Congratulations! Thank you for choosing to adopt!

We would like to help make the process as smooth as possible for you and your new friend. All the cats and kittens that we rescue are saved from kill-lists, so they have naturally endured stress and uncertainty in their lives. Our foster homes create a safe and loving environment for them, but they will take some time to decompress after their stressful experience in the terrifying pound environment.

 

Here are some tips on how to best settle your new best friend into their furever home: When adopting a cat, the first month or so is very important for setting up your new family member for success. The first days and weeks should be used to establish a strong bond between you and your cat, let them settle in and navigate their new home, and create healthy routines.

Set up a space for your cat beforehand

We recommend initially putting your new cat in a spare bedroom or bathroom. Have a litterbox, water and food bowls set up before bringing your cat home. 

A spare bedroom with separate areas for the cat litter box and food and water bowls is preferable to opening the entire house to the cat in the first week or so.

In addition to your standard cat supplies, you should also provide your kitty with a variety of enriching cat toys until you learn which they prefer.

Let Your Cat Settle In

When you adopt a new cat or kitten, you can expect that he or she will need time to adjust and acclimatise to their new environment. It is perfectly normal that they will be scared, uncertain and shy at first. The amount of time that your cat takes to decompress is very indiviual. We usually say it takes 2 weeks, but some cats are more sensitive and scared, and can take longer. Once your new cat feels more comfortable, you will start to see their personality shine through. 

“Understand that the [new] cat may be timid in his or her new surroundings and may not show all of her normal play behaviour or other personality characteristics at first.” Dr. Megan E. Maxwell

Establish Structure and Routine

Providing structure and routine is a great way to help your cat smoothly transition into their new home.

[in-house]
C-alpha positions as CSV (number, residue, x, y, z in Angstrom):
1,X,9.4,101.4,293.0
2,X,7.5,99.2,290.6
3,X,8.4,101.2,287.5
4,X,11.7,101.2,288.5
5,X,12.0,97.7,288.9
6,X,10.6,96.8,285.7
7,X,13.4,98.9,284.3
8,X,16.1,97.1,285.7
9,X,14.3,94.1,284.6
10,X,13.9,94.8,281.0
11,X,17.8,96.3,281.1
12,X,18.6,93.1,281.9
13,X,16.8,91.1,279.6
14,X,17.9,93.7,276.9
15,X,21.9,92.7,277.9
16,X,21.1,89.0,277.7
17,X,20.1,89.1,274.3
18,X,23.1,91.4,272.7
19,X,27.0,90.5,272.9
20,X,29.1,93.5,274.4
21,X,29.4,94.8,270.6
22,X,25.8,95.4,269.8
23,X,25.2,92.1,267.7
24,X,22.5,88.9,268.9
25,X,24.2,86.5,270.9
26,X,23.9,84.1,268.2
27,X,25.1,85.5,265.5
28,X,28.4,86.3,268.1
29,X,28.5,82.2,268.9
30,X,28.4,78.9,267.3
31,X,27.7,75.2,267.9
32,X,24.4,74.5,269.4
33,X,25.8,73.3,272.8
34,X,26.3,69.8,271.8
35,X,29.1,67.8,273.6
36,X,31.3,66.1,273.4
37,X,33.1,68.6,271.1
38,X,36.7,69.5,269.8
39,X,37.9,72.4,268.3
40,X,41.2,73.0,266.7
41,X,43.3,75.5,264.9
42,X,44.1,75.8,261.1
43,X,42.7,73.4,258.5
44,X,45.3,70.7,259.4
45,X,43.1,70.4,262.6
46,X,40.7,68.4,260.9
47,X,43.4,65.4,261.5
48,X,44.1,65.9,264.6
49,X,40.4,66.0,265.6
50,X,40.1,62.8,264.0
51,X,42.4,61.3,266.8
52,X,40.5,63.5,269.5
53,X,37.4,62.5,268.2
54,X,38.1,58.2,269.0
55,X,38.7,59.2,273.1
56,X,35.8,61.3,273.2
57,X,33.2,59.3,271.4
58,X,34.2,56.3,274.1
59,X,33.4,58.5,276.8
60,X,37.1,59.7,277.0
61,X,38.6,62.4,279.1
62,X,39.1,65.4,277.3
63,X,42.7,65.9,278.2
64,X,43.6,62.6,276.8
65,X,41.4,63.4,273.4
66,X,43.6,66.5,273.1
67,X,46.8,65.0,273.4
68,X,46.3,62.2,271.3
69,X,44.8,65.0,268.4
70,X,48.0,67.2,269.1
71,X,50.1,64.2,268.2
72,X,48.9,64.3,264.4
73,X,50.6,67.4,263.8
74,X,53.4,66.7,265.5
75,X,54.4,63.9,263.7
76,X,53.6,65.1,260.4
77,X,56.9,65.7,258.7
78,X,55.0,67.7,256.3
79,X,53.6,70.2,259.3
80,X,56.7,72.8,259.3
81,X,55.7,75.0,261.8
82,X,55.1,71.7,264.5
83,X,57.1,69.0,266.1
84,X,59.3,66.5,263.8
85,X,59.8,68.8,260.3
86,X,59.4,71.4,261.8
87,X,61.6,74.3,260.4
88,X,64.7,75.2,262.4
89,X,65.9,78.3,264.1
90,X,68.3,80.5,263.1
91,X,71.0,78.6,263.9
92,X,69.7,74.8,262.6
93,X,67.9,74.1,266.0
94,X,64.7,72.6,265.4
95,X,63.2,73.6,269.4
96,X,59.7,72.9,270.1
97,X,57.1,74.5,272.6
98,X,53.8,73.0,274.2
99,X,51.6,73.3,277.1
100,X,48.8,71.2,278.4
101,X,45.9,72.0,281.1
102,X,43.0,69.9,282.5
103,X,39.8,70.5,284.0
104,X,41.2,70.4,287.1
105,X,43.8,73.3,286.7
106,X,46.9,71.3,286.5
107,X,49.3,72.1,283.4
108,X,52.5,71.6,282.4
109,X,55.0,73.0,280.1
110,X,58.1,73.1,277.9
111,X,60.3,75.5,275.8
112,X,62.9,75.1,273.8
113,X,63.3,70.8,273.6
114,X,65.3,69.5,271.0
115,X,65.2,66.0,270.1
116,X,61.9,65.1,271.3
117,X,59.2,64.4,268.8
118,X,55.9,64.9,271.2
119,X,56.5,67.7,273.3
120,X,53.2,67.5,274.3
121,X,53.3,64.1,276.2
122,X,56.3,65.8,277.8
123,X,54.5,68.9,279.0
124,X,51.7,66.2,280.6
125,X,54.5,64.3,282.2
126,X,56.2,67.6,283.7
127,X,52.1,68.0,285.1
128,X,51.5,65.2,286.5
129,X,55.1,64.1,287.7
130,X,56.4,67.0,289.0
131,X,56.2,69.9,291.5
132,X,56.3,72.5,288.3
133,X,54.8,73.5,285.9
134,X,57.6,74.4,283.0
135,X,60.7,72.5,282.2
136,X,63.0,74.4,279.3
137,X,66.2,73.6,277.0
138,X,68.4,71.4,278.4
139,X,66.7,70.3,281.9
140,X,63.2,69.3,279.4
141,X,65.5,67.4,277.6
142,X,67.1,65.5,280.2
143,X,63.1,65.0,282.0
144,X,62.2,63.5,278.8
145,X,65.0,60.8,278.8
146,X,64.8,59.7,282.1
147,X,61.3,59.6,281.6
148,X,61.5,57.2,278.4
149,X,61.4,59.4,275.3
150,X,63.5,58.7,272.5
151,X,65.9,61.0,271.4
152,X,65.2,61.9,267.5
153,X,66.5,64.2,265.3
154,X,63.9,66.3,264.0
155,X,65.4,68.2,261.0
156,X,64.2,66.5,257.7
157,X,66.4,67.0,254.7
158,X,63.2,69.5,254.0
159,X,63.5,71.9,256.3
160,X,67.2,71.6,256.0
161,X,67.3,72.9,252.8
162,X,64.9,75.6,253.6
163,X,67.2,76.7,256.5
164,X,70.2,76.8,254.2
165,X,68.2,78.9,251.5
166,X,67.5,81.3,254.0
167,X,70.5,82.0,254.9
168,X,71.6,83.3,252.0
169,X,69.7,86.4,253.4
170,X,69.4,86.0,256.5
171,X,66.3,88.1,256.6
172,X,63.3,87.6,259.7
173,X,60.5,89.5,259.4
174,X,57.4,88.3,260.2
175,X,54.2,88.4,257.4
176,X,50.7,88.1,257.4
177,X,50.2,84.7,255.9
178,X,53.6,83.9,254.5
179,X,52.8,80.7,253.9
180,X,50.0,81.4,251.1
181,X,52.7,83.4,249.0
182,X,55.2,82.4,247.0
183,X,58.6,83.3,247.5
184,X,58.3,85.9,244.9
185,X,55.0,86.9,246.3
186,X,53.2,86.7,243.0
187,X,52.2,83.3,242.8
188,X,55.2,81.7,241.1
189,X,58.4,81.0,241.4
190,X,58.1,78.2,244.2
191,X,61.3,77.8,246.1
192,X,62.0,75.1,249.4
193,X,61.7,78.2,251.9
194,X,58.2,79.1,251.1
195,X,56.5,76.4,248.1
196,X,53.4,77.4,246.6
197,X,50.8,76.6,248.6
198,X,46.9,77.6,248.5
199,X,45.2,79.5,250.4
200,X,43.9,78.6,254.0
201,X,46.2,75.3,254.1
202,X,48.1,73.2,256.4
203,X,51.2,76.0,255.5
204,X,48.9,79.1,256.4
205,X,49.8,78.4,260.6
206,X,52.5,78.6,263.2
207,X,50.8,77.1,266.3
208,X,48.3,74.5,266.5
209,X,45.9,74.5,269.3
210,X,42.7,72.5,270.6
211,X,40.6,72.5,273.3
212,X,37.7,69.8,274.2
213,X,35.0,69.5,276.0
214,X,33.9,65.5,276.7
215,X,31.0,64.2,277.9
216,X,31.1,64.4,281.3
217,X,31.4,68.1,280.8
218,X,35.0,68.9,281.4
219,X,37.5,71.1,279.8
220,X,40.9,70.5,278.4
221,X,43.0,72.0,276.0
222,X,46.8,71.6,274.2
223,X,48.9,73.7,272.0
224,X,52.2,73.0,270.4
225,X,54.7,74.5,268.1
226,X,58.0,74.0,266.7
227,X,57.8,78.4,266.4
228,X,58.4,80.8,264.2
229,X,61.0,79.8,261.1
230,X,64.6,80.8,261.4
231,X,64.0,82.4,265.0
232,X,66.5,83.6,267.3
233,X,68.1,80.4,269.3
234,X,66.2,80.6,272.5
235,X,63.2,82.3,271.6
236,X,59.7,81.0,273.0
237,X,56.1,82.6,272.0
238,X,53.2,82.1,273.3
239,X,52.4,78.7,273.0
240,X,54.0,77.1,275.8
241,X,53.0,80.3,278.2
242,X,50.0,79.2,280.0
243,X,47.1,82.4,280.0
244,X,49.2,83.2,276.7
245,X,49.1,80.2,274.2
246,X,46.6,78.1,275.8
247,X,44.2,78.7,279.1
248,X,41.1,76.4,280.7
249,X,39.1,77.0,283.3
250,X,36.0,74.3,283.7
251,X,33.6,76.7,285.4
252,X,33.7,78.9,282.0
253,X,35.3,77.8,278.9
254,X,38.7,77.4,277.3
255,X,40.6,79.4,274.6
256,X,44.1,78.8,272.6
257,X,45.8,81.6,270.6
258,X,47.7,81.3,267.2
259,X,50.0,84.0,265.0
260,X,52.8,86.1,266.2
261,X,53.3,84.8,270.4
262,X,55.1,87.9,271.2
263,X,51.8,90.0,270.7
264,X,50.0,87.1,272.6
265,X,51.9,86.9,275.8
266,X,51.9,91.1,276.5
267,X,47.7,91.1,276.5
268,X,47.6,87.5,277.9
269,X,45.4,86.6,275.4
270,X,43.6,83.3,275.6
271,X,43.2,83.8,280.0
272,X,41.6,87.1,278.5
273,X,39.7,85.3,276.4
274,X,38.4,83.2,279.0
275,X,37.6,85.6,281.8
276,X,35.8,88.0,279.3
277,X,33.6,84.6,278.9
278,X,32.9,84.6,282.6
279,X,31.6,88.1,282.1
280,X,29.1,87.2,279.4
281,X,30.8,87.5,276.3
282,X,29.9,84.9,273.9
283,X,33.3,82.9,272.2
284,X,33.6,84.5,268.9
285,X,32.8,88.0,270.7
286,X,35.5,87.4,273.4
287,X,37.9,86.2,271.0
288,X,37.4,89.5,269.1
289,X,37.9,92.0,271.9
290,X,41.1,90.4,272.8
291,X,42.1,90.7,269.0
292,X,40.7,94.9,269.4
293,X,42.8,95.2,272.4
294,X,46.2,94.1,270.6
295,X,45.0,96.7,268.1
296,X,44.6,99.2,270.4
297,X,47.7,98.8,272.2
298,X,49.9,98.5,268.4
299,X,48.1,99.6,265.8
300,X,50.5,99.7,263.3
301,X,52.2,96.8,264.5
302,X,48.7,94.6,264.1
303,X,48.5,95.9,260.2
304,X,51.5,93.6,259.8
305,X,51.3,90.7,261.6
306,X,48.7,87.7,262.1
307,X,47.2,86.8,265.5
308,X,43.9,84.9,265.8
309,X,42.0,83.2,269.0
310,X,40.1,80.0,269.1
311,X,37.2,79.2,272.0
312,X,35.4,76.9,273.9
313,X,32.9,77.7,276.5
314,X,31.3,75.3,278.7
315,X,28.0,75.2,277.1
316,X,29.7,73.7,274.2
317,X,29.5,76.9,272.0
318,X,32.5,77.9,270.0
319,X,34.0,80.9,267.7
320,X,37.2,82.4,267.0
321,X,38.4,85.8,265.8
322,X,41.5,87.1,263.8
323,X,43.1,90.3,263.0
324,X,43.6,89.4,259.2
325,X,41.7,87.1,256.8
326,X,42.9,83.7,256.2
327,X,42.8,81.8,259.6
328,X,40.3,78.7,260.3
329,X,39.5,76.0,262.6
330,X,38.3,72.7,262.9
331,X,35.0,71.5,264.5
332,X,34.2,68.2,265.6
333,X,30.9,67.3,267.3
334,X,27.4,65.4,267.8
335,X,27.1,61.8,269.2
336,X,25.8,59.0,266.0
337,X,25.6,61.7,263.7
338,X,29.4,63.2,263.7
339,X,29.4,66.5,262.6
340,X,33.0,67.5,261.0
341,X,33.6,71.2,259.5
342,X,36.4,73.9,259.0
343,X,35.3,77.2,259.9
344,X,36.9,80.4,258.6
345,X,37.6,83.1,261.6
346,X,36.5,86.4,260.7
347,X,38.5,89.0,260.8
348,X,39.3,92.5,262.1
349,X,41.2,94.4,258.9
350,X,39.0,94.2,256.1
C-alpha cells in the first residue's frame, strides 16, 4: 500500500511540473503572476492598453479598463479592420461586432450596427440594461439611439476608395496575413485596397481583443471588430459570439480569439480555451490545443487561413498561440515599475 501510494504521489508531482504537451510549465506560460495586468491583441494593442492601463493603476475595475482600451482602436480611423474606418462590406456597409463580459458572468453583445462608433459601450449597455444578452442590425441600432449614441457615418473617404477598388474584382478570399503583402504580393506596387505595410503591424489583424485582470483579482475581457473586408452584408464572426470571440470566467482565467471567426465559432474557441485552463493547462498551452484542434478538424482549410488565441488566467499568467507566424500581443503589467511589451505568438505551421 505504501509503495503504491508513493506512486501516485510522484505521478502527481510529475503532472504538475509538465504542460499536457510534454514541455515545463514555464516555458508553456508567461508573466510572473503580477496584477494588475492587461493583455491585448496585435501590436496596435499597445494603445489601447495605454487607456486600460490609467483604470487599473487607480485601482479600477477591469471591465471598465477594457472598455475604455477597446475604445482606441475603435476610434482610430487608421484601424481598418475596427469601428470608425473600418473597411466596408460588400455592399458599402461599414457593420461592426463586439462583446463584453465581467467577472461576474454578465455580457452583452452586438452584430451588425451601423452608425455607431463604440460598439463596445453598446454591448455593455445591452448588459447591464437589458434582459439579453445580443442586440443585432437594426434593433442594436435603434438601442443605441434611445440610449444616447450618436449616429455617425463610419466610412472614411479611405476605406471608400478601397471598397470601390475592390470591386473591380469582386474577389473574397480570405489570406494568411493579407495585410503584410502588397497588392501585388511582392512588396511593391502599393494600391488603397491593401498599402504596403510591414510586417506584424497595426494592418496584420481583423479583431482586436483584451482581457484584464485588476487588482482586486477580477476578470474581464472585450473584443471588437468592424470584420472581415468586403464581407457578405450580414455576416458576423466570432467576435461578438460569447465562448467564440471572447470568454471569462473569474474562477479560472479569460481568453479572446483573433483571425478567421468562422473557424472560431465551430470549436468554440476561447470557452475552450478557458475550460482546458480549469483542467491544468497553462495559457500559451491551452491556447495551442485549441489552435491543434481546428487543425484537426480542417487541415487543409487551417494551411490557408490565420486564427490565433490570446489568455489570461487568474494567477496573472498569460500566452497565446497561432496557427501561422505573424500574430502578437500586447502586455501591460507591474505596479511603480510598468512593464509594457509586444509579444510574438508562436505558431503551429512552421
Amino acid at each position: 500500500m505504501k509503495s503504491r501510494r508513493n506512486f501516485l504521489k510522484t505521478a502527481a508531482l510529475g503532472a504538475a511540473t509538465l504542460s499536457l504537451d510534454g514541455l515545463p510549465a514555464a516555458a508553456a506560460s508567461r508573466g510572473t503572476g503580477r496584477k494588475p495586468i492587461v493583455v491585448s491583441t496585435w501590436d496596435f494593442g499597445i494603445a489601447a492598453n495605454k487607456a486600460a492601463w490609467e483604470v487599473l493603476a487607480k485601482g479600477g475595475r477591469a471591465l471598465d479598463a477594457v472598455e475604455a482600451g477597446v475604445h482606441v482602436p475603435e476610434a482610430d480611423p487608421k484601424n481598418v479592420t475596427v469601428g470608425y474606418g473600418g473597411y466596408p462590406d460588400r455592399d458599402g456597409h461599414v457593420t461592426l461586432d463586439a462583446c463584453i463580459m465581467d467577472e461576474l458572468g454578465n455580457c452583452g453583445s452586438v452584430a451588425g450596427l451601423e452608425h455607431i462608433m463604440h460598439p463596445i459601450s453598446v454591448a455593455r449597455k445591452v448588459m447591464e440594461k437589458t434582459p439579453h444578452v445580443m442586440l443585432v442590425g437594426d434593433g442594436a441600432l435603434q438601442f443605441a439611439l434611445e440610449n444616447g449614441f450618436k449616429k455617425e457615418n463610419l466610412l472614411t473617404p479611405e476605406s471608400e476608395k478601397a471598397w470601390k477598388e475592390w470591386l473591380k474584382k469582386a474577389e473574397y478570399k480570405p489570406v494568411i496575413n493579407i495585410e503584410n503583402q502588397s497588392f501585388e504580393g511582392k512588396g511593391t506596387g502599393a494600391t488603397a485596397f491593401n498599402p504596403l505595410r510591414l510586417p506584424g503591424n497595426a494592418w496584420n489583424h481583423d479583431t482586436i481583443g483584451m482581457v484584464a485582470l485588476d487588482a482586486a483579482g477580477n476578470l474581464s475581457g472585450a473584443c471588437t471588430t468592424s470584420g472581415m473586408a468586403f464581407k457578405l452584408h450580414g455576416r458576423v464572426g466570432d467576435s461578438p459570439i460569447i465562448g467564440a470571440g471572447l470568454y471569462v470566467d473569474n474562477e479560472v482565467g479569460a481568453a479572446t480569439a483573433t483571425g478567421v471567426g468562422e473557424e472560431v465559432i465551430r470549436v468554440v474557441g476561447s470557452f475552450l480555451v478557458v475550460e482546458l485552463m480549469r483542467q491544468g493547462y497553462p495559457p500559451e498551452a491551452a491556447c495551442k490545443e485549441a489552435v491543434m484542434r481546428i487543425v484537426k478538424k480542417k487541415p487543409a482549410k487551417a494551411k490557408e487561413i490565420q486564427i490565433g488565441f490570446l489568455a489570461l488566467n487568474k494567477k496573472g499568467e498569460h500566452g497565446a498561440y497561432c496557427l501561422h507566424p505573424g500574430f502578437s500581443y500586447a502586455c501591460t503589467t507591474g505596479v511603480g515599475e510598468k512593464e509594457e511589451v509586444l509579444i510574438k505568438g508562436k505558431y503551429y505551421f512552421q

We strongly recommend regular times for feeding, grooming and play.

Slowly Transition to New Cat Food

When you adopt a cat, you will need to properly transition her to the cat food you plan to feed her regularly.

We recommend the following brands as their dry foods provide a balanced diet:

Royal Canin, Hills Science Diet or Advance.

When transitioning any pet to a new diet, it’s best to do it slowly—over the course of 5-7 days—to prevent gastrointestinal upset.

Keep Your New Cat Separate From Your Other Cats

If you have other cats in the household, you should keep them separate from your new cat until your new cat has had time to decompress and settle into a routine. Cats can be sensitive creatures, and quite territorial at times! It’s important to avoid contact for atleast 2 weeks, until your new cat is settled and adapting to their daily routine.

Be patient and give them time, and you’ll set your new relationship up for success. Note that not all cats will initially get along. This can take some time to establish a friendship. And sometimes a friendship may never really blossom - it’s more of a ‘I’ll tolerate you’ sort of situation.

Here are some important videos to watch about introducing cats:

https://m.youtube.com/watch?v=lSDI5diNu4Y

https://m.youtube.com/watch?v=tsYT7yIOdqQ

Here is a video about introducing cats to dogs:

https://www.youtube.com/watch?v=XTRjCFm2tUE

Ensure your cat(s) have enough stimulation

We all want out cats to be happy and enjoy their lives, so be sure to provide your cat with:

• adequate exercise

• plenty of horizontal and vertical space

• scratching posts and toys to play with

• places for hiding and sleeping

• windows to look outside

• regularly cleaned litter trays

• fresh drinking water and food

Suture Removal

Your cat or kitten may have recently been desexed and need sutures removed. If this is the case, we will tell you what date the sutures need to be removed. You can take your cat to one of our vets or your local vet to remove them, or you could remove them yourself. Watch this video to find out more: https://www.youtube.com/watch?v=hMMsh70czDo

Allergies

You or a family member may notice that you have an allergic reaction to your cat. This does not mean you need to instantly return him or her to us. There are many ways to cope with allergies: visit a naturopath, take antihistamines, exposure therapy. 

Got a Question? Get in touch!

If you have any questions or concerns about your new cat's behaviour, please do not hesitate to contact your adoptions co-ordinator. When you adopt from us, we are there to support you and the animals forever. 1 week, 6 months, 10 years - it doesn’t matter. We made a promise to protect the animals and we will always uphold that promise.